Eradicate wild kiwifruit vines

Published: Tue 16 Nov 2010 10:50 AM
Tuesday, November 16, 2010 – Wellington
Forest & Bird media release for immediate use
Eradicate wild kiwifruit vines
Forest & Bird today recommended the eradication of wild kiwifruit vines from the Bay of Plenty region.
The call comes as the number of kiwifruit orchards confirmed to be infected with the PSA (Pseudomonas syringae pathovar actinidiae) vine disease continues to rise.
Kaimai Mamaku Campaign Chair and former Forest & Bird National President, Dr Peter Maddison, said wild kiwifruit vines should be destroyed because they could harbour the PSA bacteria.
Wild vines are invading gullies next to kiwifruit orchards Dr Maddison called on the Bay of Plenty Regional Council and Ministry of Agriculture and Forestry (MAF) Biosecurity to coordinate a comprehensive programme to remove them, particularly from gullies in the Te Puke area, the current centre of PSA infections.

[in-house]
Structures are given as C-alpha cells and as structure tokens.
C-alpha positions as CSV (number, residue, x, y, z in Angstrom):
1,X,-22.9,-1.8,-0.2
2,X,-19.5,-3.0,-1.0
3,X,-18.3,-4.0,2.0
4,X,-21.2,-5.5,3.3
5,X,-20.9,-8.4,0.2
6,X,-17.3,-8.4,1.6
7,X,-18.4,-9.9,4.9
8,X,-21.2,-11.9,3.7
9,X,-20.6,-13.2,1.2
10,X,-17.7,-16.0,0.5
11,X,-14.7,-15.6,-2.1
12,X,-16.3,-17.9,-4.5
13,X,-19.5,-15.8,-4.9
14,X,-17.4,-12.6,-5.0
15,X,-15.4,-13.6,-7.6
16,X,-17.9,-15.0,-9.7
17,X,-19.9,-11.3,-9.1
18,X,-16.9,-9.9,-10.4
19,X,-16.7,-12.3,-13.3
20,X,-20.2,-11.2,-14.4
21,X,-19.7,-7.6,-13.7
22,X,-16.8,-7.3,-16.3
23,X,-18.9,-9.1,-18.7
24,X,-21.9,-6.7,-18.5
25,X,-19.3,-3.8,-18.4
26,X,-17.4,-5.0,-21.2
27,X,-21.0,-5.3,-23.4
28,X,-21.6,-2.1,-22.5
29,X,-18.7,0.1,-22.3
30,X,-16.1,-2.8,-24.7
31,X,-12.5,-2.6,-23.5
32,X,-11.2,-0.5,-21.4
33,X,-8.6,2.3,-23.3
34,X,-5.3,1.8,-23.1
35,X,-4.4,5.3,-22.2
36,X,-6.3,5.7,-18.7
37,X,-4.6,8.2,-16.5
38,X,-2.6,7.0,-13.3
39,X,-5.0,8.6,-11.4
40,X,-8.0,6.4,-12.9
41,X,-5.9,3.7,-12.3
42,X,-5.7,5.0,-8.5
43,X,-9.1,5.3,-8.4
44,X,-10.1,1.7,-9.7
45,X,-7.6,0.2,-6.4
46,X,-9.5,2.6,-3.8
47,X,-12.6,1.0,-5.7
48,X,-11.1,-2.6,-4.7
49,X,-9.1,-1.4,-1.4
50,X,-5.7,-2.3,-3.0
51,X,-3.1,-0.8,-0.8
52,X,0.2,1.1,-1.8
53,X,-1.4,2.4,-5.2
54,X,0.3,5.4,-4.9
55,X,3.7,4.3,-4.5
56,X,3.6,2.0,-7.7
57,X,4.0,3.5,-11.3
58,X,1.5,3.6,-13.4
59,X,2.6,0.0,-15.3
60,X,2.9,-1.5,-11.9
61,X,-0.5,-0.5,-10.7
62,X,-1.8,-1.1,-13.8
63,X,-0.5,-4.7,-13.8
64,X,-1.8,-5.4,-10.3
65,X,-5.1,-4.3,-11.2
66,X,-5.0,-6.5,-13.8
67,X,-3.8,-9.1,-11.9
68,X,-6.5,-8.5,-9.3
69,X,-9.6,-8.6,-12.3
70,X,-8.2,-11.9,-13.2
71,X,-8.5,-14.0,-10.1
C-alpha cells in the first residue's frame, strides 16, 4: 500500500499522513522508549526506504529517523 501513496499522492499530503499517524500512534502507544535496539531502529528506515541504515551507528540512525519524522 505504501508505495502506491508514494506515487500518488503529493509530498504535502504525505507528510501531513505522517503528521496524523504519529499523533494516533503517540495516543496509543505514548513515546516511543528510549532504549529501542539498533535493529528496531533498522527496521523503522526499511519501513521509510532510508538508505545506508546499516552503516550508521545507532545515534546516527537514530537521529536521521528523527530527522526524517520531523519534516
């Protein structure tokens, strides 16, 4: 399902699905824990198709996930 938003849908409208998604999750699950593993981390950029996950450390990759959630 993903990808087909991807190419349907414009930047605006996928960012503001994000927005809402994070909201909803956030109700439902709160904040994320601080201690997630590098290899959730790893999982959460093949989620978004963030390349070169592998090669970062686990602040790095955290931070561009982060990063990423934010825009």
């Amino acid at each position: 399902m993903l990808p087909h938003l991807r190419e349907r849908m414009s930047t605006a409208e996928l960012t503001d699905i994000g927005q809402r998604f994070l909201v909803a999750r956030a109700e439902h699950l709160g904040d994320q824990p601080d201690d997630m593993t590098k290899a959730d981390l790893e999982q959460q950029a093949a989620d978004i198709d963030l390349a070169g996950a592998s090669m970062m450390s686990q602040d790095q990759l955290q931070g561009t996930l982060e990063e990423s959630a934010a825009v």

Forest & Bird is aware of the regional council’s concern about the spread of wild kiwifruit in the catchments of the Kaimai Mamaku Ranges.
“Now is an ideal opportunity to eradicate these vines and reinstate the areas as native wildlife corridors,” Dr Maddison said.
“We recognise that the wilding kiwifruit are mainly the green variety, rather than the initially infected gold variety, but we believe the wild vines could still act as reservoirs for re-infestation of kiwifruit orchards.”
Forest & Bird also hopes that MAF officials will investigate any introductions of other species of the kiwifruit plant family for signs of PSA. These may have been introduced either for research or for growing by gardeners, as some other species are grown as ornamental climbers.
Dr Maddison is no stranger to biosecurity issues. In May 1999, he discovered the first outbreak of the painted apple moth in the suburb of Glendene, Auckland.
Forest & Bird’s Kaimai Mamaku campaign aims to restore the native animal and plant life in the Bay of Plenty’s Kaimai Mamaku ranges, the largest continuous tract of forest in the upper North Island.

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